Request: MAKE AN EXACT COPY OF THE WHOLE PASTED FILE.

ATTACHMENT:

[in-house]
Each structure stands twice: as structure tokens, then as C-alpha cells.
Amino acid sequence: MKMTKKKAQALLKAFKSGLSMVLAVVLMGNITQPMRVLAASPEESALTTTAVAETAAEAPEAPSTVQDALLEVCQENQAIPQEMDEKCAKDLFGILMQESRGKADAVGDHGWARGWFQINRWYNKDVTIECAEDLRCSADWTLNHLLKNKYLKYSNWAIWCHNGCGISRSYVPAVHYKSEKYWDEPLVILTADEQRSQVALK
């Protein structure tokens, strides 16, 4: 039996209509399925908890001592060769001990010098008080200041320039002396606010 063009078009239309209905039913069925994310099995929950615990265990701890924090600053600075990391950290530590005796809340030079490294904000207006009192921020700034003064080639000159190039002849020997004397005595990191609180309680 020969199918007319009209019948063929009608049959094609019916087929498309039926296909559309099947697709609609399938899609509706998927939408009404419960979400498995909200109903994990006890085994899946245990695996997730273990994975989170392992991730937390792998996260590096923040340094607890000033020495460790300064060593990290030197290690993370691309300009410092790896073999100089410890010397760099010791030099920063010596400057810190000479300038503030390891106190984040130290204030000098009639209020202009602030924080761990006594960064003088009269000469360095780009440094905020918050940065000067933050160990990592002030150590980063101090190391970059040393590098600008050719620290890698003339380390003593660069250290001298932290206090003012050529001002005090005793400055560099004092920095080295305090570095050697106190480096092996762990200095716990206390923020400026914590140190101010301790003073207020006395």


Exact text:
[in-house]
Each structure stands twice: as structure tokens, then as C-alpha cells.
Amino acid sequence: MKMTKKKAQALLKAFKSGLSMVLAVVLMGNITQPMRVLAASPEESALTTTAVAETAAEAPEAPSTVQDALLEVCQENQAIPQEMDEKCAKDLFGILMQESRGKADAVGDHGWARGWFQINRWYNKDVTIECAEDLRCSADWTLNHLLKNKYLKYSNWAIWCHNGCGISRSYVPAVHYKSEKYWDEPLVILTADEQRSQVALK
């Protein structure tokens, strides 16, 4: 039996209509399925908890001592060769001990010098008080200041320039002396606010 063009078009239309209905039913069925994310099995929950615990265990701890924090600053600075990391950290530590005796809340030079490294904000207006009192921020700034003064080639000159190039002849020997004397005595990191609180309680 020969199918007319009209019948063929009608049959094609019916087929498309039926296909559309099947697709609609399938899609509706998927939408009404419960979400498995909200109903994990006890085994899946245990695996997730273990994975989170392992991730937390792998996260590096923040340094607890000033020495460790300064060593990290030197290690993370691309300009410092790896073999100089410890010397760099010791030099920063010596400057810190000479300038503030390891106190984040130290204030000098009639209020202009602030924080761990006594960064003088009269000469360095780009440094905020918050940065000067933050160990990592002030150590980063101090190391970059040393590098600008050719620290890698003339380390003593660069250290001298932290206090003012050529001002005090005793400055560099004092920095080295305090570095050697106190480096092996762990200095716990206390923020400026914590140190101010301790003073207020006395």